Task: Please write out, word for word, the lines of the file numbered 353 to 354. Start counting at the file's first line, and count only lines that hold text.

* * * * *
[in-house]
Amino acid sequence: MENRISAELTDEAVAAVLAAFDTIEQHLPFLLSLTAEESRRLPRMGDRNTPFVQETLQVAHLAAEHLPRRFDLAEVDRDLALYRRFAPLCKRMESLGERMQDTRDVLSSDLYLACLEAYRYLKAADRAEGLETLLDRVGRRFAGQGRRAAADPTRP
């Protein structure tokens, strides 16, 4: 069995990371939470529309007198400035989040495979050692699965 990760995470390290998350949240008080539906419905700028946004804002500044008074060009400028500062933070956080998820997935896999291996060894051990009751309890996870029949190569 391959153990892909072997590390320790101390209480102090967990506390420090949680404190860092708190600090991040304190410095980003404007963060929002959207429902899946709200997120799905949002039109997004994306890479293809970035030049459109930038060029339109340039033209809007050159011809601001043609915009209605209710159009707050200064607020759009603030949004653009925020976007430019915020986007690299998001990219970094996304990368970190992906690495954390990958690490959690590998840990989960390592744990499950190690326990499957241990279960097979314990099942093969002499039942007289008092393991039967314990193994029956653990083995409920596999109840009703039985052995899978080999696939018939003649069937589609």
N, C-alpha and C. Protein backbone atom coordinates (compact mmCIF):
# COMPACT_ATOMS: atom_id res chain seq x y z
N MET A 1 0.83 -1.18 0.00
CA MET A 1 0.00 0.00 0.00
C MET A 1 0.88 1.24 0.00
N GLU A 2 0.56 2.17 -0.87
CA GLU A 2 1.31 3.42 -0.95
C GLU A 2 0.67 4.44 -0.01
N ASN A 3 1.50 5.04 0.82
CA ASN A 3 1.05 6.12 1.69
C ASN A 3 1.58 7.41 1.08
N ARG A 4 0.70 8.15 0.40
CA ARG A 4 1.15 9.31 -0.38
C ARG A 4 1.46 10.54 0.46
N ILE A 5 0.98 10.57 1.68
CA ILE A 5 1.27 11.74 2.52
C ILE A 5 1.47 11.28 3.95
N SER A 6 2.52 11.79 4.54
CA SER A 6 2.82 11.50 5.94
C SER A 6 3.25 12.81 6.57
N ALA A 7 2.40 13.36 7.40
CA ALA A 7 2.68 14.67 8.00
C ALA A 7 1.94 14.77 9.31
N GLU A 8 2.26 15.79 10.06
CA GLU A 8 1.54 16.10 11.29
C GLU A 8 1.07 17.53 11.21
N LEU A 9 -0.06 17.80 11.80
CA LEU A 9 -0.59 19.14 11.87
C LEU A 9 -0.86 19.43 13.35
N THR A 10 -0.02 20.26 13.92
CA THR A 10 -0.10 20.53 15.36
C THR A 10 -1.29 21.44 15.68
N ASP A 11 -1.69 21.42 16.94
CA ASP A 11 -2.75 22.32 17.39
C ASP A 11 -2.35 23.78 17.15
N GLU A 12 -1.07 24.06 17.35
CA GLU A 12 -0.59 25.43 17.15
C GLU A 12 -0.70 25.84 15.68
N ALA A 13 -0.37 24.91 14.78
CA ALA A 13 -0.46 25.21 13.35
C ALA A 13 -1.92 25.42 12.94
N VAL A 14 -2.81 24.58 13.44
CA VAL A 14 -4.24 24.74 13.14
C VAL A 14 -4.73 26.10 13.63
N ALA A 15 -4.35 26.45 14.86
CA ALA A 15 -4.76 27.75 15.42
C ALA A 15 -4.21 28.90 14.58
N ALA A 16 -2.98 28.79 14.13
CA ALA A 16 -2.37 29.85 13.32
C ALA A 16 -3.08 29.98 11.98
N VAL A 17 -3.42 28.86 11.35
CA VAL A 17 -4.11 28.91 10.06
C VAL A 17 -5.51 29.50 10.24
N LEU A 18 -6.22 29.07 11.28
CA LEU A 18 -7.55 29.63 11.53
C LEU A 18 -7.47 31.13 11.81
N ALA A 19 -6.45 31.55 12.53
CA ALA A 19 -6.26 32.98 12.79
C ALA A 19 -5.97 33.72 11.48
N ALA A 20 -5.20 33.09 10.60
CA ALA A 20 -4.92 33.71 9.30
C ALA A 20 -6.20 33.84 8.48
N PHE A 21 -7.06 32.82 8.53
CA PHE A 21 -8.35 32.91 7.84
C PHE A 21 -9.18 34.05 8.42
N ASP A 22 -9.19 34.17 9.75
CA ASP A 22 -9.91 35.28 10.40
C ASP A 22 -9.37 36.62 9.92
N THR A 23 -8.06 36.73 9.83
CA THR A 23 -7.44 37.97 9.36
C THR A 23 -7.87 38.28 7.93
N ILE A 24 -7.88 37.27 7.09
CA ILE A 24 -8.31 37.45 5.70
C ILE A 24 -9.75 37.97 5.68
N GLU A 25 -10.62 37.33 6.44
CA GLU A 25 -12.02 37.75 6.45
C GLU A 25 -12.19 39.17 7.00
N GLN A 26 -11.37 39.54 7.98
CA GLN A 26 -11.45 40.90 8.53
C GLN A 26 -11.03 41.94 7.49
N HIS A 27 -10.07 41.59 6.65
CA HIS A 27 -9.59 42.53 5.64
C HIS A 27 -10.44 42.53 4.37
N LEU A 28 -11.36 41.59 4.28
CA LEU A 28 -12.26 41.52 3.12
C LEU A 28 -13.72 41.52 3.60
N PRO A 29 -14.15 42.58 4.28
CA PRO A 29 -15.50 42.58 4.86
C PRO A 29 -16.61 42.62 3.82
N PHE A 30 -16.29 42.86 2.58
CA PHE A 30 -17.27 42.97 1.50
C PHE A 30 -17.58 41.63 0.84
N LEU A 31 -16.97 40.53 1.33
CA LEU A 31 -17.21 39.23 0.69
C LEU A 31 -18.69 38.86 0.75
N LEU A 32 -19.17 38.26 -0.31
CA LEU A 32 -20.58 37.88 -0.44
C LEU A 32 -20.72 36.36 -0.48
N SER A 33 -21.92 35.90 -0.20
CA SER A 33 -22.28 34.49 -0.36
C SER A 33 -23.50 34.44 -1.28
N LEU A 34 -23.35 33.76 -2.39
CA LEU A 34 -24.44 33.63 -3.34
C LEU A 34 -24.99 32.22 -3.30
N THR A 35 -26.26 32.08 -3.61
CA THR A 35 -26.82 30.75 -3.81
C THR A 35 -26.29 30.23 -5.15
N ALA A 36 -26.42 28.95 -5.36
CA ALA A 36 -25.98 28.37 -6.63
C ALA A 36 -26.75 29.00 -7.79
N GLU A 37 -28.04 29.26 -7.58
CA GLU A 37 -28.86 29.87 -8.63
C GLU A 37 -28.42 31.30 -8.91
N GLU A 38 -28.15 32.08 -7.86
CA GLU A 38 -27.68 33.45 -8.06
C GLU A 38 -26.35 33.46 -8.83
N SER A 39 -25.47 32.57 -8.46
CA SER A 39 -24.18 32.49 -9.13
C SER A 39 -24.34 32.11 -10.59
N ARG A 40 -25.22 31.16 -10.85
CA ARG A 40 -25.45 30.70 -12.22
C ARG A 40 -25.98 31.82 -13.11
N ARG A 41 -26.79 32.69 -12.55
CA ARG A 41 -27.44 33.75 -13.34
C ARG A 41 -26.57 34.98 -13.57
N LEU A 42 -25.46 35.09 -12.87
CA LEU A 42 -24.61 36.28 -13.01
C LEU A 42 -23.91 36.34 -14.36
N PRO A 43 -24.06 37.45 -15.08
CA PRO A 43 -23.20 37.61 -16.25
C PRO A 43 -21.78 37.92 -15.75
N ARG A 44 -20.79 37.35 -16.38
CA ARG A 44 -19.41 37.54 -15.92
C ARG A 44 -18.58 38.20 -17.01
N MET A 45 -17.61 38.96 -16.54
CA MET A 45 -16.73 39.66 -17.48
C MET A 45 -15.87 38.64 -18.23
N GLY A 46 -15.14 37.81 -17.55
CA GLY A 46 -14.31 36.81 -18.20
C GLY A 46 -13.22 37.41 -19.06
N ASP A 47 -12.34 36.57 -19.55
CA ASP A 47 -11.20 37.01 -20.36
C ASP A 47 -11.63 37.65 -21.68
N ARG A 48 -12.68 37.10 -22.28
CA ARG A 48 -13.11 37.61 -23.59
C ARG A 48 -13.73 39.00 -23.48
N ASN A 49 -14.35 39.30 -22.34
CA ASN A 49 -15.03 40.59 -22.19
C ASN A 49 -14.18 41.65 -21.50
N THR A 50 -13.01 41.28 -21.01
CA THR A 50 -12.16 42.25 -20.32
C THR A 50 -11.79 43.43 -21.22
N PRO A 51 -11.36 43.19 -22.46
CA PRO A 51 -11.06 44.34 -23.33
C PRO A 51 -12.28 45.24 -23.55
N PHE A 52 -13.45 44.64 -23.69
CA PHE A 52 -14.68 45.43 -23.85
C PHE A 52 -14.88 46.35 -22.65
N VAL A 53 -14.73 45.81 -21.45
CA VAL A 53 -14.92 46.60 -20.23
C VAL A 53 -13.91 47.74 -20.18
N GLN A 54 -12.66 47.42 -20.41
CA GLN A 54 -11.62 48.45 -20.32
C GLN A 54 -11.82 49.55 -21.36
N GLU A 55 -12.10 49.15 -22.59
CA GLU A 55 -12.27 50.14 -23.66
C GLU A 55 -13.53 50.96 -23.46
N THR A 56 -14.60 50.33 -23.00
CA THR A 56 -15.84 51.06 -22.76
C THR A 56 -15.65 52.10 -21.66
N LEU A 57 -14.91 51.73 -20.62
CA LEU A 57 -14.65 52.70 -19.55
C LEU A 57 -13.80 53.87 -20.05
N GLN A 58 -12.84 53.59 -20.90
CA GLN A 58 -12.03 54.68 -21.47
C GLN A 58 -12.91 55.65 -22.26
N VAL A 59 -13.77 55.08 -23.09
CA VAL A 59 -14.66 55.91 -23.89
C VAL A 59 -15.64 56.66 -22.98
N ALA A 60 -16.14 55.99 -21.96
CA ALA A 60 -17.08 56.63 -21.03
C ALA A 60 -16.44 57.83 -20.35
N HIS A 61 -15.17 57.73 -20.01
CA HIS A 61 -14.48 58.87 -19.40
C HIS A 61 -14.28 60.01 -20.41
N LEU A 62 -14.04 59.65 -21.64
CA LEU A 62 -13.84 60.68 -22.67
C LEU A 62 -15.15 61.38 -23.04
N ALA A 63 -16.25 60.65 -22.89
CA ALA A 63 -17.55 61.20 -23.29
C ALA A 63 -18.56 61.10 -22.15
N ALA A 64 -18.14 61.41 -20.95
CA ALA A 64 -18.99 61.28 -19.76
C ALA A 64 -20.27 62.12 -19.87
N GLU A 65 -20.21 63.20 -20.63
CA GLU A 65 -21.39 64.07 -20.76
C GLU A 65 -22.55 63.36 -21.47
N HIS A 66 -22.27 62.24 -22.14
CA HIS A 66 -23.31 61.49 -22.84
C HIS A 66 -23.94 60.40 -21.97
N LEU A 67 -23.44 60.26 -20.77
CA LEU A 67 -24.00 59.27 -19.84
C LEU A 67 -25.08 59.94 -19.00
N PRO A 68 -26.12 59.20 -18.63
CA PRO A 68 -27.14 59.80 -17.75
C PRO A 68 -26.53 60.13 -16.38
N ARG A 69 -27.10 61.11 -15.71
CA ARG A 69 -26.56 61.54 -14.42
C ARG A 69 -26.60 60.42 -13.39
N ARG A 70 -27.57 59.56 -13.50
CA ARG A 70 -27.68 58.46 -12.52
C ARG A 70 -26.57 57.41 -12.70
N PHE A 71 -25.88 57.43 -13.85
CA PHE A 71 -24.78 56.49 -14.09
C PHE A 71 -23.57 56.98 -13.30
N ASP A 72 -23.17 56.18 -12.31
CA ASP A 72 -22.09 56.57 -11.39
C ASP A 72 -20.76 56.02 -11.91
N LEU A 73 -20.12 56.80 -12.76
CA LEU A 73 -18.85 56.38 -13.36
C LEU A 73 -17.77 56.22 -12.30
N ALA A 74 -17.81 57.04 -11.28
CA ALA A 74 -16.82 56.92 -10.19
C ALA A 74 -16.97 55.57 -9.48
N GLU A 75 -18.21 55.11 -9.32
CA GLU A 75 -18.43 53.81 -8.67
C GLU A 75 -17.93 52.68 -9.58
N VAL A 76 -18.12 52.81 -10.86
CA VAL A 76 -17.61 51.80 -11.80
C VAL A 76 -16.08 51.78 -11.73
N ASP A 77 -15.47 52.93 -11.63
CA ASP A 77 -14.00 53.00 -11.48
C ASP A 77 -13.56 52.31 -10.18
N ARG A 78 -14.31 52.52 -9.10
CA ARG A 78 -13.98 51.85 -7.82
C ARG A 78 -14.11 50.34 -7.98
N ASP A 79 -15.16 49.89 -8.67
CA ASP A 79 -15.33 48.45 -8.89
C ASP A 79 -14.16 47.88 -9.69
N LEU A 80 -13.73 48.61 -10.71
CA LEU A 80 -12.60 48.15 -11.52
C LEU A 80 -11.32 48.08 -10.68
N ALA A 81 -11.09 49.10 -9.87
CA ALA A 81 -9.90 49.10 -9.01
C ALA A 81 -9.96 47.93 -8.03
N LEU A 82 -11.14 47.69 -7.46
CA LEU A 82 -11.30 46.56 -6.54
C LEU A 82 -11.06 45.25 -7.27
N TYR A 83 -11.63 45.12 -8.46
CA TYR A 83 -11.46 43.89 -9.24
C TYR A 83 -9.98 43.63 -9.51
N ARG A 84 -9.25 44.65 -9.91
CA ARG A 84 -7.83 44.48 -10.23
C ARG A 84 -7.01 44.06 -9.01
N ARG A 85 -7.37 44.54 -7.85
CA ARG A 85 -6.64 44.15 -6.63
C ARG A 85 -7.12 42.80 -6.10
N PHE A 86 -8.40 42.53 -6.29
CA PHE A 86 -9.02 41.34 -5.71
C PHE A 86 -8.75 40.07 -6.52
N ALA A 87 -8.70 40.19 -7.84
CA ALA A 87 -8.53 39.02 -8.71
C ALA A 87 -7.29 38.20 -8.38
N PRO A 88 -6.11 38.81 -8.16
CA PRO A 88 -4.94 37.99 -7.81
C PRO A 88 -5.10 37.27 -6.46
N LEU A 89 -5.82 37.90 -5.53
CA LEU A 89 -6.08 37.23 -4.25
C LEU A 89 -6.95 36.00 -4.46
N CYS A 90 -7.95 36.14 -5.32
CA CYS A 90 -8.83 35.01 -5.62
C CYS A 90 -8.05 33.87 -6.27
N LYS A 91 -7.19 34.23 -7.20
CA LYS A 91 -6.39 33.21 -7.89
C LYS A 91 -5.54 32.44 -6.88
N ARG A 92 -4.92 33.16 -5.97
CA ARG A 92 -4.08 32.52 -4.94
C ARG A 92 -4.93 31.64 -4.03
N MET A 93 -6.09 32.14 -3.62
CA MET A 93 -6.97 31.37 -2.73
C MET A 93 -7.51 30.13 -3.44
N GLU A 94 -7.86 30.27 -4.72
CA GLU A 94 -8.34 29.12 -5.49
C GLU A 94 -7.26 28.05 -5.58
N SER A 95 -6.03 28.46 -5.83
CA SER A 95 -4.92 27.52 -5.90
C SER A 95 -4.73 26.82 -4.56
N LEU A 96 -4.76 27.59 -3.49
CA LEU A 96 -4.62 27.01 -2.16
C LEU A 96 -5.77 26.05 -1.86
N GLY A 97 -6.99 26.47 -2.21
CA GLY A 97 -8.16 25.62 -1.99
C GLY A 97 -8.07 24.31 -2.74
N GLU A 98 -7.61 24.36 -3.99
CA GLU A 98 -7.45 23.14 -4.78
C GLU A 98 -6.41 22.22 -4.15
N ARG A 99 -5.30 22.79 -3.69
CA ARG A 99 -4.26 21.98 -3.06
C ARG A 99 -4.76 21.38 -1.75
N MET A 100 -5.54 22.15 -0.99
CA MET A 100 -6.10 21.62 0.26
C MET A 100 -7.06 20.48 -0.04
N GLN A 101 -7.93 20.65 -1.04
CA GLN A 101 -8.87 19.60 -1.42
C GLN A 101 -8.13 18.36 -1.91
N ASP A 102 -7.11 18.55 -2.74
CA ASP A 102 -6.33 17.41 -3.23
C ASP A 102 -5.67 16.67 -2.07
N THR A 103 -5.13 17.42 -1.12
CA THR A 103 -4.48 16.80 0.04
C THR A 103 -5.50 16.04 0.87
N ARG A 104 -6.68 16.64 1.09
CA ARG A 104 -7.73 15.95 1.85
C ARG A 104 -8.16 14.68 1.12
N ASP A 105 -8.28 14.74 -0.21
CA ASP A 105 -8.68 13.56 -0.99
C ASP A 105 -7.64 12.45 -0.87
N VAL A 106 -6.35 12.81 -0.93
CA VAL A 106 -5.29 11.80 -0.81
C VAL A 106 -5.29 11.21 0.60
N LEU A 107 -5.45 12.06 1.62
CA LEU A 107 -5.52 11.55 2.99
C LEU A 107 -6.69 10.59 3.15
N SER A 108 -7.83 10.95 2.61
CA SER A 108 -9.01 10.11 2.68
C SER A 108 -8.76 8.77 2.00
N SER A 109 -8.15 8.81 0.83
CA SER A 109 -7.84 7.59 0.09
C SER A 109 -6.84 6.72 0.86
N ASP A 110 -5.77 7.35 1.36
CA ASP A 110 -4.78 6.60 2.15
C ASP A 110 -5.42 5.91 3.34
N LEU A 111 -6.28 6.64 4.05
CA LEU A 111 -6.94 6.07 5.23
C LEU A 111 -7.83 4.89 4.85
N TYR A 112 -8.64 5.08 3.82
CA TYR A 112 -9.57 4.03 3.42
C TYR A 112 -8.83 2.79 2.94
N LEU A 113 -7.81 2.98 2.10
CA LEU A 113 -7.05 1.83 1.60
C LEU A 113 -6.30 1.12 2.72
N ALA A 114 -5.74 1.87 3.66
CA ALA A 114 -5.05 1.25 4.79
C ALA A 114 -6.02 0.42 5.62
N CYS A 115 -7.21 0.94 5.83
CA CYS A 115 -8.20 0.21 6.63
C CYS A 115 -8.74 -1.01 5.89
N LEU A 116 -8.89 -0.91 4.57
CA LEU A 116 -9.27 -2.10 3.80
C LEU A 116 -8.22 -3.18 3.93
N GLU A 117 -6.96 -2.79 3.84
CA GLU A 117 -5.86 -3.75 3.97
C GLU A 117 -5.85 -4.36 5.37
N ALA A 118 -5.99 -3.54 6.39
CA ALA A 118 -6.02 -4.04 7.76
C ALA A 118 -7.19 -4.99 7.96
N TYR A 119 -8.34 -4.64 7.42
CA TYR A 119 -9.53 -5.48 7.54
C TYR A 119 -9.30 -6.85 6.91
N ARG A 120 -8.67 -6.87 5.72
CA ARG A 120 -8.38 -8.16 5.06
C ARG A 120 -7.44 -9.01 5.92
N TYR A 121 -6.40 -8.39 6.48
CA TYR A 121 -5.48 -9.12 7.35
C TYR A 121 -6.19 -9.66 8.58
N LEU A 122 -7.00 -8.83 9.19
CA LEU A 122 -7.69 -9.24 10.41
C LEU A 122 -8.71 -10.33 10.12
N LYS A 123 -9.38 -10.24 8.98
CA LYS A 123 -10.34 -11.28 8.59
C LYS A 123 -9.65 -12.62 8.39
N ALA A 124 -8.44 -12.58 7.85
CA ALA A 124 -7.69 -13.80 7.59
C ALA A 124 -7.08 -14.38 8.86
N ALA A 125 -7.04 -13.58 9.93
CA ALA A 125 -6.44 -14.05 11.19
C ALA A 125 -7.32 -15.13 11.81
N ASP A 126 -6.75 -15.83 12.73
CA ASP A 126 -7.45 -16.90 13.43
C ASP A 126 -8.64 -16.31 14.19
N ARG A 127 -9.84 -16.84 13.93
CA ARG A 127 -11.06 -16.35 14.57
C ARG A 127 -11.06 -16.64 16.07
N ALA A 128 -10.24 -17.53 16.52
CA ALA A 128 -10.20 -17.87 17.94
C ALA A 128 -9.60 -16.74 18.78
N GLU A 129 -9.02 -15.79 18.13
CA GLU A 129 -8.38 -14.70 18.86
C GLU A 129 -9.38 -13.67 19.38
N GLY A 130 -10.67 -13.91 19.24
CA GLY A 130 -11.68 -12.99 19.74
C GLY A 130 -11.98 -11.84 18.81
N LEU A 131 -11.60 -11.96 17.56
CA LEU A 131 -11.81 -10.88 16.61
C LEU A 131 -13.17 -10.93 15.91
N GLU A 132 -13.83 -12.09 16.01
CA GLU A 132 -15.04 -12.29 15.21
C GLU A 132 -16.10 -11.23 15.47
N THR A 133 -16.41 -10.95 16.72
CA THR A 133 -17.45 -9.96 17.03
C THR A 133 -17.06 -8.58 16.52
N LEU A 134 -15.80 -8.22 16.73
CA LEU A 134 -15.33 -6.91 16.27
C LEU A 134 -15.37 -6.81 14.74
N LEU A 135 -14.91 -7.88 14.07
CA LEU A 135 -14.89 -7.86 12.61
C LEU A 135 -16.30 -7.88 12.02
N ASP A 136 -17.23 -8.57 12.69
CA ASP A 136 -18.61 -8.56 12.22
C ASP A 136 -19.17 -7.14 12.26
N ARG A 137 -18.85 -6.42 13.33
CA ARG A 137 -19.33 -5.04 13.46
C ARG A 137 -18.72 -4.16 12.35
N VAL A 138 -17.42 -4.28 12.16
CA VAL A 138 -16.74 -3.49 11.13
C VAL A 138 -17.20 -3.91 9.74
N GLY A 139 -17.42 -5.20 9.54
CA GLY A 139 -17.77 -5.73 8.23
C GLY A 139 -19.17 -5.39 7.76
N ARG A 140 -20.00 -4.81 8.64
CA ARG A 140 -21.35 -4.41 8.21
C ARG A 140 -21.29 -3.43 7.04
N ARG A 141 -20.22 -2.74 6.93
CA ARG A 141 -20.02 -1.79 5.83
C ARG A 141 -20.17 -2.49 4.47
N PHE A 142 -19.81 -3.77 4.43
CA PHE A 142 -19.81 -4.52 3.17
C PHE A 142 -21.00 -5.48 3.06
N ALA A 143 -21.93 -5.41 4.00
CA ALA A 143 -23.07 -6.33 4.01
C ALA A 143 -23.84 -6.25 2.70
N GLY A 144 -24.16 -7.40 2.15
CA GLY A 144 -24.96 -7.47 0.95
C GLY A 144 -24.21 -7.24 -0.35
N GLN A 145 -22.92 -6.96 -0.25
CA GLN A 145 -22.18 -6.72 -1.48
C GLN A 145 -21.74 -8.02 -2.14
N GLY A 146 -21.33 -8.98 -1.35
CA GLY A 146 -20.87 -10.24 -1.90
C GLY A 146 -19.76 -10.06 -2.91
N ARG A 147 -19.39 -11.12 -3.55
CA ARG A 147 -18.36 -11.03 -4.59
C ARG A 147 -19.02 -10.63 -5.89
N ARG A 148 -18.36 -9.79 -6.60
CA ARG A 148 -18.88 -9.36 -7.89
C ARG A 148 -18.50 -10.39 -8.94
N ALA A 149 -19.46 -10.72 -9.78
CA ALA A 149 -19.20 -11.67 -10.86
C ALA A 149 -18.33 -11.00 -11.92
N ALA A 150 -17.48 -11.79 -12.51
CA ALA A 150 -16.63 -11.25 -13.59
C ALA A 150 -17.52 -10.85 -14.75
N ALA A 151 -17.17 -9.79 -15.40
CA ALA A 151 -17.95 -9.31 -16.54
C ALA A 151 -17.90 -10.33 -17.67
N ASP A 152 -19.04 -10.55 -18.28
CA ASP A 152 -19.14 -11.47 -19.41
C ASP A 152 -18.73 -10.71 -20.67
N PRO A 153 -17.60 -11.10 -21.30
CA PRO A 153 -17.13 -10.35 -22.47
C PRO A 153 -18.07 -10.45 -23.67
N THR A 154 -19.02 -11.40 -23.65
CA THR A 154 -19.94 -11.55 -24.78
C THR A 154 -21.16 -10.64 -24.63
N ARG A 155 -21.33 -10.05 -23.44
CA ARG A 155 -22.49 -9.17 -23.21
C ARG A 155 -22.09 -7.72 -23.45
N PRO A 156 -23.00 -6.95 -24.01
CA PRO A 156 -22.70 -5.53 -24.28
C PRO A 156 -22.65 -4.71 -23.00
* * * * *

C LEU A 116 -8.22 -3.18 3.93
N GLU A 117 -6.96 -2.79 3.84